The Dust And Silver Lining Of Coronavirus

The ruckus caused by the pandemic begs for a cathartic sort of expression that seems, even now in isolation, to escape most of us. How this is possible with all the free time we have, I do not know. However, this, I understand; it is coming. Our paradigm of essential needs, wealth and happiness is about to change, if not already to some extent. In our house, the wheel has already turned in terms of how we now eat food. A book I have found exceptionally influential in these times is Man’s Search For Meaning. You can read the in-depth review here before buying or downloading and find my reading list and book reviews here.

A recession is approaching, and now more than ever, we will slowly but surely be more aware of what is truly essential. We will come to appreciate more the labour of the grocery store attendant. We will learn to live on only what we require as people continue to lose their jobs, as their savings continue to decrease and their investments continue to tumble and for others, fluctuate.

A hint of darkness taints these uncertain times, but what is sure as day is that we will be blinded by light someday. There is a silver lining to the Corona Virus pandemic. Because of this isolation, our very definitions of the words luxury and indispensable will change. Small things will bring us joy, and we will not need the grand and majestic for us to live a luxurious life. This is a reset and we must accept what is about to come.

Put aside the propaganda behind motives, agendas, plots and schemes. Let us dissect this time and discover the treasures that lie beneath the virus. The things we stand to gain outweigh the losses, pathos evoking as the losses may be. If for the sole reason that humanity’s core values are altered to fit the sole direction of the truth that has always been in front of our eyes, the only things we ever needed to survive will birth a new society and keep them alive. A post-pandemic world appears as blurry as a psychedelic inducing smudge on a glass window.

How can we see that far when every day we wake up isolated again and again, for (days, weeks, months?) unsure about what to cook for dinner because we don’t know how far we will make it? Major upheavals in the emotional, psychological and spiritual realm are about to occur. We are yet to face the greatest challenge of our lives, which is facing ourselves. Fortunately, there exist, for example, books that can settle out heated spirits taking refuge in the courage presented by others before these times. Here is a good example:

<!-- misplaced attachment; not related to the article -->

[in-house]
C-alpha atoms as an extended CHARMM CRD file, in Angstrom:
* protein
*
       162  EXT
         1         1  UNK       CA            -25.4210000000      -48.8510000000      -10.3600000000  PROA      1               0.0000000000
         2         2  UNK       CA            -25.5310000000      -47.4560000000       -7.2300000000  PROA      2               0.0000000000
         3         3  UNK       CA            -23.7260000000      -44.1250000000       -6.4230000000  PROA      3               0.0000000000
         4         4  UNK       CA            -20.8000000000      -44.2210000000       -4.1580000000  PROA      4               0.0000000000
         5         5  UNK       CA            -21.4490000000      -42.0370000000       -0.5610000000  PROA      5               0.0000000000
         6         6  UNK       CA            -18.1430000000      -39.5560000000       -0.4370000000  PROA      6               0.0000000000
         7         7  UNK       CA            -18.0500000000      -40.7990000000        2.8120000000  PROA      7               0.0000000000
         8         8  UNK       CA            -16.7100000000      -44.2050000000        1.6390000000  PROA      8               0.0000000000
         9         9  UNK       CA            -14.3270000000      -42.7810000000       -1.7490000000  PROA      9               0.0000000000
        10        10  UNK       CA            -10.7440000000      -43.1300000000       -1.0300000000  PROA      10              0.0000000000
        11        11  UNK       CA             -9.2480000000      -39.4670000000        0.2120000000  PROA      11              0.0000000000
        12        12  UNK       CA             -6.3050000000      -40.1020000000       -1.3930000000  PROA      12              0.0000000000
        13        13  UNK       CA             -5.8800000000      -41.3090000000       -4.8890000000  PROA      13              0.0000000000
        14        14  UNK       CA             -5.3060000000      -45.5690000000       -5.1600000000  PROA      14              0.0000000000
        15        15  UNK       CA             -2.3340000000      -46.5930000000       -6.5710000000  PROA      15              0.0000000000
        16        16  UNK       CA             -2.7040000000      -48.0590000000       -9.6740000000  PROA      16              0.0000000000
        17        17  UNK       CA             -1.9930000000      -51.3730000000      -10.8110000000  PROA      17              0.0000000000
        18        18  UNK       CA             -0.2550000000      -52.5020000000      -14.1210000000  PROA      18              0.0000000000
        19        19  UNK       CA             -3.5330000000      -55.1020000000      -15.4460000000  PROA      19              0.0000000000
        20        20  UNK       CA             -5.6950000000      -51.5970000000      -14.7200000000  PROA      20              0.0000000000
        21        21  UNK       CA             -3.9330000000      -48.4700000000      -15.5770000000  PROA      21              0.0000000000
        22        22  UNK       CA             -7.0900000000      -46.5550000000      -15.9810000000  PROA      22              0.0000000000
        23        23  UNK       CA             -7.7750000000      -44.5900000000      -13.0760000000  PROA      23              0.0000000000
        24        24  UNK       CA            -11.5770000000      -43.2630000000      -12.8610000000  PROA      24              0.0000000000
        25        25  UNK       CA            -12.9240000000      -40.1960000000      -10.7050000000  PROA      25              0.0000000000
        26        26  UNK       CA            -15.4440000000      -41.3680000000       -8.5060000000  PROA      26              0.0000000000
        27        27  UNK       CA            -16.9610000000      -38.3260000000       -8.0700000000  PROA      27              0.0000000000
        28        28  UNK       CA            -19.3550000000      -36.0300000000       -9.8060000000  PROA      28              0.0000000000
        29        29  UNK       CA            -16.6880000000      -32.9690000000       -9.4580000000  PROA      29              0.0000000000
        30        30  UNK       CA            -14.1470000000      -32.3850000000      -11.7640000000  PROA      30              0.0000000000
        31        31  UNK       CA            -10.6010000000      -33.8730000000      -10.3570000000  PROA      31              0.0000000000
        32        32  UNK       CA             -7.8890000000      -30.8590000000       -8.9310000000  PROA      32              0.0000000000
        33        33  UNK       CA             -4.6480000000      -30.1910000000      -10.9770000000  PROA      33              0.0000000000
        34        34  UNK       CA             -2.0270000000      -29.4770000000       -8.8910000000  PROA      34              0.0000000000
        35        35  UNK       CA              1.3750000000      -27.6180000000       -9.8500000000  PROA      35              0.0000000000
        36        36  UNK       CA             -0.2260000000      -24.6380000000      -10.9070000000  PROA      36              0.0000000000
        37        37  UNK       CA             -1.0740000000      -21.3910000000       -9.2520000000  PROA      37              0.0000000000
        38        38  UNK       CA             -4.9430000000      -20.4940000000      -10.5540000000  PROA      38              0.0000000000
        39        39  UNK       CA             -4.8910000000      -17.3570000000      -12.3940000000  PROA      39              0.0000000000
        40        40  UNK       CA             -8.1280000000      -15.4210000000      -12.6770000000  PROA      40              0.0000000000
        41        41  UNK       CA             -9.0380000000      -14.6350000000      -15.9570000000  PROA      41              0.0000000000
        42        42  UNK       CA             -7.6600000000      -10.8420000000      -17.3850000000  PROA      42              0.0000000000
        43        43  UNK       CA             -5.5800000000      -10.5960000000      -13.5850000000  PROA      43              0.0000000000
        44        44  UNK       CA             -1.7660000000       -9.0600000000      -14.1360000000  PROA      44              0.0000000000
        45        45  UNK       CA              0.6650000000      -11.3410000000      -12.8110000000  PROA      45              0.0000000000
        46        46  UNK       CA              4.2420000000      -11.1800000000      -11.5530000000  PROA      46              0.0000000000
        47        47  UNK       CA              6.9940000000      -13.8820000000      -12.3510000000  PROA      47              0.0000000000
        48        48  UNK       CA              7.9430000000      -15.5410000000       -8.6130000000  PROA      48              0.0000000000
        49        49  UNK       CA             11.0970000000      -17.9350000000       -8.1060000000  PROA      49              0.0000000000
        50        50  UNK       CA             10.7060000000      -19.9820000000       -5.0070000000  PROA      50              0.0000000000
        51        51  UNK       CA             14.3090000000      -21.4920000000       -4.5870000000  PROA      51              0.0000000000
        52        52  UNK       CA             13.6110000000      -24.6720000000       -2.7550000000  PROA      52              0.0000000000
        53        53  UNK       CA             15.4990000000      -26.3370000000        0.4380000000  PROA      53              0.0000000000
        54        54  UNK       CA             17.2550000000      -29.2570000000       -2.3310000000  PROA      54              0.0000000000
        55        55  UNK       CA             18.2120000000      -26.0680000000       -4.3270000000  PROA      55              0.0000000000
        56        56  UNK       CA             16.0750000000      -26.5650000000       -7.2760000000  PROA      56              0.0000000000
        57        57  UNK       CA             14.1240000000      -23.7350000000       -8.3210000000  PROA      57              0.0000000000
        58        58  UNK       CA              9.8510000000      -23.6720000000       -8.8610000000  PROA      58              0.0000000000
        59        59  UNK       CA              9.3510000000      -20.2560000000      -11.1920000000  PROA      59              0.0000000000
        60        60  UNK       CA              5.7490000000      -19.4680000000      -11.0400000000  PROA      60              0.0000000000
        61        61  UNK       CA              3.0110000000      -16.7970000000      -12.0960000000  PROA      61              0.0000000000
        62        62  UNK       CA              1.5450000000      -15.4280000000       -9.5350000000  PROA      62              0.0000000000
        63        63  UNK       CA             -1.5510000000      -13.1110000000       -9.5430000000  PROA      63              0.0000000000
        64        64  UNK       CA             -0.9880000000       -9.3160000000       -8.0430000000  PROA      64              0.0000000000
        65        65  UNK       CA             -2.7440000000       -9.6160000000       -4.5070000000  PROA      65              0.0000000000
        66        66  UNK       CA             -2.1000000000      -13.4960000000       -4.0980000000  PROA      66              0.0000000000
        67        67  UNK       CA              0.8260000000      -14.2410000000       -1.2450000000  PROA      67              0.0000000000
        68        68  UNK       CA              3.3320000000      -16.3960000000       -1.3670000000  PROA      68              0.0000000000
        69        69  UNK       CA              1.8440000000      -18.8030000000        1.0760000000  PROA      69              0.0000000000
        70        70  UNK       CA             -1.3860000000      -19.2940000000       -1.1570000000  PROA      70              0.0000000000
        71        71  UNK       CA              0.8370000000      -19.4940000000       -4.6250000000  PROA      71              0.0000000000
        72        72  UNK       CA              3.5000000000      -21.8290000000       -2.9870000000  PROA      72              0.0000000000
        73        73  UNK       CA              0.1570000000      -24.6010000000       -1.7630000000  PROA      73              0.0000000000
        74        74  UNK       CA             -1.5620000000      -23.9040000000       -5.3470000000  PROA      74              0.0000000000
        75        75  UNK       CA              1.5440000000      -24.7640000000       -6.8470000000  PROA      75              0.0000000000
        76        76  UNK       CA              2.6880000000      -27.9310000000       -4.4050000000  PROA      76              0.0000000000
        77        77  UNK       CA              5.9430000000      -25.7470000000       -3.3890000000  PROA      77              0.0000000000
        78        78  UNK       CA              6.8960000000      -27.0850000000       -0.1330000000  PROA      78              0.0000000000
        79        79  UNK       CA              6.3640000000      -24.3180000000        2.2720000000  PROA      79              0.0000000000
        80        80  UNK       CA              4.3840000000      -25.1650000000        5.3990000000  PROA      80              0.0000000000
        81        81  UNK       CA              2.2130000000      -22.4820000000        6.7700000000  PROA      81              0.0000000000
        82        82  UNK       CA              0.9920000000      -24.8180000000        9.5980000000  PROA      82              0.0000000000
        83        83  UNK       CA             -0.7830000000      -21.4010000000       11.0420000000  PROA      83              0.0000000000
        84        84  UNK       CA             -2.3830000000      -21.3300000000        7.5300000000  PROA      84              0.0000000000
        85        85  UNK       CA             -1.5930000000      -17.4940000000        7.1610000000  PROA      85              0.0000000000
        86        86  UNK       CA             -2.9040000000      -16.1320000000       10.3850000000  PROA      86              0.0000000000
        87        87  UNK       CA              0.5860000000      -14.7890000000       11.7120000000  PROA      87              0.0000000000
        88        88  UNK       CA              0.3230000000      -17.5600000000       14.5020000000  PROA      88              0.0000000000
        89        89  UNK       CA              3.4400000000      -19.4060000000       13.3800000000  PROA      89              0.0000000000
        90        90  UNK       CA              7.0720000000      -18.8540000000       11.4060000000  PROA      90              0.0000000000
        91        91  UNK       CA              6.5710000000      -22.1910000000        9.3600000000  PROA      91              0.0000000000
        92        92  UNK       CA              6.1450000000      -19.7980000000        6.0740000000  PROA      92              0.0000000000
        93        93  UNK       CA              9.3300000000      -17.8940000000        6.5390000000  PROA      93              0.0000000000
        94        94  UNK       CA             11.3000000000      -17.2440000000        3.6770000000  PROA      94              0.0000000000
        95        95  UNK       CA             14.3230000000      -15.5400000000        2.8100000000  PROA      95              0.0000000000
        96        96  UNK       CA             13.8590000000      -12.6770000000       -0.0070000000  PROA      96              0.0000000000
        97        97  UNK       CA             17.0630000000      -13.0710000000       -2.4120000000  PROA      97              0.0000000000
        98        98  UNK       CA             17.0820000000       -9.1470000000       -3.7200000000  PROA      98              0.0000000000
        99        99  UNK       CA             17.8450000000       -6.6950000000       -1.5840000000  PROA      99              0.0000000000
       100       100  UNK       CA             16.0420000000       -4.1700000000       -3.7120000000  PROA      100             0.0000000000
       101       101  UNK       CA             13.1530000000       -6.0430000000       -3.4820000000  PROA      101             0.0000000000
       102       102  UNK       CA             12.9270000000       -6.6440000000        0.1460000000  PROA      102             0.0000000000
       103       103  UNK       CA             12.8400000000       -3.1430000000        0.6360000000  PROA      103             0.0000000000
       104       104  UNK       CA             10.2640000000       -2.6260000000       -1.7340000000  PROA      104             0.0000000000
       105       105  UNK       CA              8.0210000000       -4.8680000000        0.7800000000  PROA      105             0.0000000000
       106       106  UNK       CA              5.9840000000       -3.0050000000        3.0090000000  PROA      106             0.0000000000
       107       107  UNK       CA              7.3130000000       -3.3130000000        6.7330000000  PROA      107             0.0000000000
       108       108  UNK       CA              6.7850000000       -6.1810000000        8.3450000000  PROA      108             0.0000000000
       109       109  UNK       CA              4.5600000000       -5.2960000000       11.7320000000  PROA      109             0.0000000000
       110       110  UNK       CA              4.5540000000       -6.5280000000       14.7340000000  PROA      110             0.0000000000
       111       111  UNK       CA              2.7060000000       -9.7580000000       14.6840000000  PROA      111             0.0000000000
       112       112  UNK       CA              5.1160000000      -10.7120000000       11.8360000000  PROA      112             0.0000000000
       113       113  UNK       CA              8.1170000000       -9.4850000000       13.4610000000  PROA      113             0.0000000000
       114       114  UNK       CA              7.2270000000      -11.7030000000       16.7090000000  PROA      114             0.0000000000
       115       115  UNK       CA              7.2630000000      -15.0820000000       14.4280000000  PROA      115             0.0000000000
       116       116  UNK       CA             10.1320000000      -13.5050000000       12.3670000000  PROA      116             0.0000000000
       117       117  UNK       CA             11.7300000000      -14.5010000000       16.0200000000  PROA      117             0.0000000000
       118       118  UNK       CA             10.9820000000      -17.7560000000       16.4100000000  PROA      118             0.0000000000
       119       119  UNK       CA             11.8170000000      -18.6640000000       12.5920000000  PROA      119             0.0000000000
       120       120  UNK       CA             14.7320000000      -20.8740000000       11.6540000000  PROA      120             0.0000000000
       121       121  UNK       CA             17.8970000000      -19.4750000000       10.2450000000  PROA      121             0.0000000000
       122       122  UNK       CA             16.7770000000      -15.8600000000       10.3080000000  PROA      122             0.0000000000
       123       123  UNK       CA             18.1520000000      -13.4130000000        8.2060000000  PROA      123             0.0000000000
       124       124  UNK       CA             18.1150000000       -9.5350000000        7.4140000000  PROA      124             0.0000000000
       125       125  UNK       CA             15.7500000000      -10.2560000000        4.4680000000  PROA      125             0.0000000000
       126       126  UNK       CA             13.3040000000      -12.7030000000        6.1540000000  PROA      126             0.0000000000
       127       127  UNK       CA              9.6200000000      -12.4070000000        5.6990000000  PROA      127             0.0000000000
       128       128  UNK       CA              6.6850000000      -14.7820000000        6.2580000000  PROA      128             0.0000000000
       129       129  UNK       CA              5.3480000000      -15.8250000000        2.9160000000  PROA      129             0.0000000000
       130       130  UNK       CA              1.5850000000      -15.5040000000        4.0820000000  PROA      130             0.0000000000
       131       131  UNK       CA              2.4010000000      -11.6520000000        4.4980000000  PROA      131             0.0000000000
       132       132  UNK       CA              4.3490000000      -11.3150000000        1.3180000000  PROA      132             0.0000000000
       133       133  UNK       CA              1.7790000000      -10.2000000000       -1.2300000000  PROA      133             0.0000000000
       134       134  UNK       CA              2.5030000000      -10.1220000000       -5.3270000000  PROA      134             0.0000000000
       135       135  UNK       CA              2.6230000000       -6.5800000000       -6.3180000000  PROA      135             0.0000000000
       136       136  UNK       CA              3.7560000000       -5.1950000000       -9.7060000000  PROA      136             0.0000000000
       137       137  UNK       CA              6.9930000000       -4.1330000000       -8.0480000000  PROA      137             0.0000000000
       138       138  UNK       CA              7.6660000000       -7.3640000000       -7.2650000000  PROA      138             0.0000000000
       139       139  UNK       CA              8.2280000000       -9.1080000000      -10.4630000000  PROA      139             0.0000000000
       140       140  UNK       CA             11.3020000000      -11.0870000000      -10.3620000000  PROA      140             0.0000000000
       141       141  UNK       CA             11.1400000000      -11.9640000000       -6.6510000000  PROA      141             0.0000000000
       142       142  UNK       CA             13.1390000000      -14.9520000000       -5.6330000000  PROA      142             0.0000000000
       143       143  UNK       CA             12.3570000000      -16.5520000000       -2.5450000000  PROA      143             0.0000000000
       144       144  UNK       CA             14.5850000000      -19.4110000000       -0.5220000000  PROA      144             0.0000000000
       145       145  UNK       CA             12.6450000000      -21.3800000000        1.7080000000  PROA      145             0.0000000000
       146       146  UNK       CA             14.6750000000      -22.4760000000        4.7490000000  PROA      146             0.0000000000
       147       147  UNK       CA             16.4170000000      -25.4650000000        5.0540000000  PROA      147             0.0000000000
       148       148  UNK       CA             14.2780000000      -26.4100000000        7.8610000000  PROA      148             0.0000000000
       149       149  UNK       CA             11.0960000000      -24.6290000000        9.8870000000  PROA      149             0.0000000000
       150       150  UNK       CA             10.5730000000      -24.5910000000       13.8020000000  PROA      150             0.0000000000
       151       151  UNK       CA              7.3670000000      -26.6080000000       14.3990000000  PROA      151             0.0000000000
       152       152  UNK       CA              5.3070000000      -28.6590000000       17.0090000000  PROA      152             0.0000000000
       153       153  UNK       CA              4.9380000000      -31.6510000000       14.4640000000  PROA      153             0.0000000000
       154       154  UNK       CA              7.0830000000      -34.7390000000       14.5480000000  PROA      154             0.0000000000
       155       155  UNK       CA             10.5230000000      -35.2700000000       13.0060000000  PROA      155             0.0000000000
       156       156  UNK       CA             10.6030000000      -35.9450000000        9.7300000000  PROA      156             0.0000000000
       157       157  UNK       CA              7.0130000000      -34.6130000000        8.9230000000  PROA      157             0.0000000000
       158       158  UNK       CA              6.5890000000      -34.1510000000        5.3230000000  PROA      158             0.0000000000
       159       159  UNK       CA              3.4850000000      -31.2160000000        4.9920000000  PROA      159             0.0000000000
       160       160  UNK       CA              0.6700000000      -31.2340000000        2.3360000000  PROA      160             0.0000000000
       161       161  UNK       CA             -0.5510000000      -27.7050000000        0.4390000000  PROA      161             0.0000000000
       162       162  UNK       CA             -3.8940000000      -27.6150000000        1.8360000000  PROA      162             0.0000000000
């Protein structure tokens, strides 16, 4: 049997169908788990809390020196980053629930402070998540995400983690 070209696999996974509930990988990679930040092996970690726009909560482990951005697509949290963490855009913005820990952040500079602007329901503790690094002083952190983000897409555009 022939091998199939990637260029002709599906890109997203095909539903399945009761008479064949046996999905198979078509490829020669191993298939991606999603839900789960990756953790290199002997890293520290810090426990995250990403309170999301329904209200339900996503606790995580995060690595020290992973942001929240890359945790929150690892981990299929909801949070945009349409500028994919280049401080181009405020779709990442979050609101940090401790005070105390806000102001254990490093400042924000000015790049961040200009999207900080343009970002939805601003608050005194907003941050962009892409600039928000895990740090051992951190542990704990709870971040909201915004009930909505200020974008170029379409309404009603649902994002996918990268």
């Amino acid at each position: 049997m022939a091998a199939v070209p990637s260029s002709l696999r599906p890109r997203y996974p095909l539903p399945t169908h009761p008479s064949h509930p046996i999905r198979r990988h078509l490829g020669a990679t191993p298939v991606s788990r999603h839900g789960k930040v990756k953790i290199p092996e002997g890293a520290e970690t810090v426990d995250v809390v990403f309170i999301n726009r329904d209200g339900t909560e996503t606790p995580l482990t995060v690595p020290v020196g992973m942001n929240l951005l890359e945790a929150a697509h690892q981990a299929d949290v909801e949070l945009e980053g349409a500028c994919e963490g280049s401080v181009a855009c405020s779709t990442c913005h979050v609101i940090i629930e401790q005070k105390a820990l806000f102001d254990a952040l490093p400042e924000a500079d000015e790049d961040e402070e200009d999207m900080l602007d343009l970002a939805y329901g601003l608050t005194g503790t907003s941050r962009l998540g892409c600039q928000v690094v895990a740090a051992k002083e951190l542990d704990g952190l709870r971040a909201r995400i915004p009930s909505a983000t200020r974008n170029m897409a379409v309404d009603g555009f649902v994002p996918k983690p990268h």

Related: The Science of Well-Being & Man’s Search For Meaning

The silence that is yet to dissolve into our conscious selves will cling us to each other like water molecules to one another. But the good thing about challenges is that one can rise from them. They are put in our paths for us to realize just how much steel we are made of, just how much the universe, God, Allah is rooting for us. There is something in this pandemic for everyone to rise above. Something that stirs a more profound desire in you to touch the face of God, or his heart. It might be time to let go of your clinging to material wealth, or maybe time to realize the extent to which a toxic relationship had scratched, clawed and clung to you. Perhaps for you, it’s that now, old emotions have started to brim over and having no one but your own company is the exact loneliness you need to feel and feel intensely. For another, it might be that their careers will bud at this time, paradoxically so. These are unprecedented times and our seat belts, tight as they may be, might tear quite a bit.